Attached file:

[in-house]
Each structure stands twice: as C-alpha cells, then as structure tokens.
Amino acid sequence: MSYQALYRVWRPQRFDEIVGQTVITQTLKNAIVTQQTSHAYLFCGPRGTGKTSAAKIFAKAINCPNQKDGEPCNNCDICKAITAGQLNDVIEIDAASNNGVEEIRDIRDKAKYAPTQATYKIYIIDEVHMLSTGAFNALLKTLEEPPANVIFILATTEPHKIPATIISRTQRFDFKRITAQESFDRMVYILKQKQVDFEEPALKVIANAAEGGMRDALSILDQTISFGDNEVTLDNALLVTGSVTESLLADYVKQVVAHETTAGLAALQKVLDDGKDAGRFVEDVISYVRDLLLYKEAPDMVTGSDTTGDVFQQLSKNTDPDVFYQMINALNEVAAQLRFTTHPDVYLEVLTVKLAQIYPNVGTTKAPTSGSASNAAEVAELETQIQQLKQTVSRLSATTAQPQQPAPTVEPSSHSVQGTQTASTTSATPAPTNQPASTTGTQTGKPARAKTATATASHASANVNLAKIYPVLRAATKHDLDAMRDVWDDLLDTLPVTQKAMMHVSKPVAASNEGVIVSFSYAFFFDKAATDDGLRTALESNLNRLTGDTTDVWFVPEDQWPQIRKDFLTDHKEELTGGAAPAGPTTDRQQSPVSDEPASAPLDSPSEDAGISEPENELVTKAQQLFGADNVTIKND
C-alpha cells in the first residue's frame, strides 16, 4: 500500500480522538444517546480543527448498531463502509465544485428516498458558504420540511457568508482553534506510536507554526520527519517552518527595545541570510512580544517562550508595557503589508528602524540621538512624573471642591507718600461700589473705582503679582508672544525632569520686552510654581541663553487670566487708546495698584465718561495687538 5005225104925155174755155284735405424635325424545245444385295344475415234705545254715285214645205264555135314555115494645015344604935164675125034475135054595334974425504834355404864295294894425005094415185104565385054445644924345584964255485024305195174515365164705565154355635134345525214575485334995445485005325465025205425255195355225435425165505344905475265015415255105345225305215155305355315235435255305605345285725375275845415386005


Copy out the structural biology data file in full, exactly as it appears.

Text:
[in-house]
Each structure stands twice: as C-alpha cells, then as structure tokens.
Amino acid sequence: MSYQALYRVWRPQRFDEIVGQTVITQTLKNAIVTQQTSHAYLFCGPRGTGKTSAAKIFAKAINCPNQKDGEPCNNCDICKAITAGQLNDVIEIDAASNNGVEEIRDIRDKAKYAPTQATYKIYIIDEVHMLSTGAFNALLKTLEEPPANVIFILATTEPHKIPATIISRTQRFDFKRITAQESFDRMVYILKQKQVDFEEPALKVIANAAEGGMRDALSILDQTISFGDNEVTLDNALLVTGSVTESLLADYVKQVVAHETTAGLAALQKVLDDGKDAGRFVEDVISYVRDLLLYKEAPDMVTGSDTTGDVFQQLSKNTDPDVFYQMINALNEVAAQLRFTTHPDVYLEVLTVKLAQIYPNVGTTKAPTSGSASNAAEVAELETQIQQLKQTVSRLSATTAQPQQPAPTVEPSSHSVQGTQTASTTSATPAPTNQPASTTGTQTGKPARAKTATATASHASANVNLAKIYPVLRAATKHDLDAMRDVWDDLLDTLPVTQKAMMHVSKPVAASNEGVIVSFSYAFFFDKAATDDGLRTALESNLNRLTGDTTDVWFVPEDQWPQIRKDFLTDHKEELTGGAAPAGPTTDRQQSPVSDEPASAPLDSPSEDAGISEPENELVTKAQQLFGADNVTIKND
C-alpha cells in the first residue's frame, strides 16, 4: 500500500480522538444517546480543527448498531463502509465544485428516498458558504420540511457568508482553534506510536507554526520527519517552518527595545541570510512580544517562550508595557503589508528602524540621538512624573471642591507718600461700589473705582503679582508672544525632569520686552510654581541663553487670566487708546495698584465718561495687538 5005225104925155174755155284735405424635325424545245444385295344475415234705545254715285214645205264555135314555115494645015344604935164675125034475135054595334974425504834355404864295294894425005094415185104565385054445644924345584964255485024305195174515365164705565154355635134345525214575485334995445485005325465025205425255195355225435425165505344905475265015415255105345225305215155305355315235435255305605345285725375275845415386005